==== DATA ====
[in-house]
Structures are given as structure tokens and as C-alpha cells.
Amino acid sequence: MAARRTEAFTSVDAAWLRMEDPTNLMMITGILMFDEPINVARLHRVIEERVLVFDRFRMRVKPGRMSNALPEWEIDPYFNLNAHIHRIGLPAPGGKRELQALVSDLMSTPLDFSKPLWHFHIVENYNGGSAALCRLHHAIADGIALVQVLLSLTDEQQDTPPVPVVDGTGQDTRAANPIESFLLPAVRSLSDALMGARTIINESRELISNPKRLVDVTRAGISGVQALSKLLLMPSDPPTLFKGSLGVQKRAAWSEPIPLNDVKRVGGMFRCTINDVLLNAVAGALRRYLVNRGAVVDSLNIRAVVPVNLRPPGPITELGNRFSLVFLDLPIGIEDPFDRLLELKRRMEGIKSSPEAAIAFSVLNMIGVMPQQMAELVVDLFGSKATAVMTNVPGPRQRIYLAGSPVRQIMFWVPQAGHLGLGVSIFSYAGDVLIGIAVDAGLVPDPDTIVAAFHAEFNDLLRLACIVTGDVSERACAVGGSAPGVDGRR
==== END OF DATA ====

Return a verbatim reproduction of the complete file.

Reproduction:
[in-house]
Structures are given as structure tokens and as C-alpha cells.
Amino acid sequence: MAARRTEAFTSVDAAWLRMEDPTNLMMITGILMFDEPINVARLHRVIEERVLVFDRFRMRVKPGRMSNALPEWEIDPYFNLNAHIHRIGLPAPGGKRELQALVSDLMSTPLDFSKPLWHFHIVENYNGGSAALCRLHHAIADGIALVQVLLSLTDEQQDTPPVPVVDGTGQDTRAANPIESFLLPAVRSLSDALMGARTIINESRELISNPKRLVDVTRAGISGVQALSKLLLMPSDPPTLFKGSLGVQKRAAWSEPIPLNDVKRVGGMFRCTINDVLLNAVAGALRRYLVNRGAVVDSLNIRAVVPVNLRPPGPITELGNRFSLVFLDLPIGIEDPFDRLLELKRRMEGIKSSPEAAIAFSVLNMIGVMPQQMAELVVDLFGSKATAVMTNVPGPRQRIYLAGSPVRQIMFWVPQAGHLGLGVSIFSYAGDVLIGIAVDAGLVPDPDTIVAAFHAEFNDLLRLACIVTGDVSERACAVGGSAPGVDGRR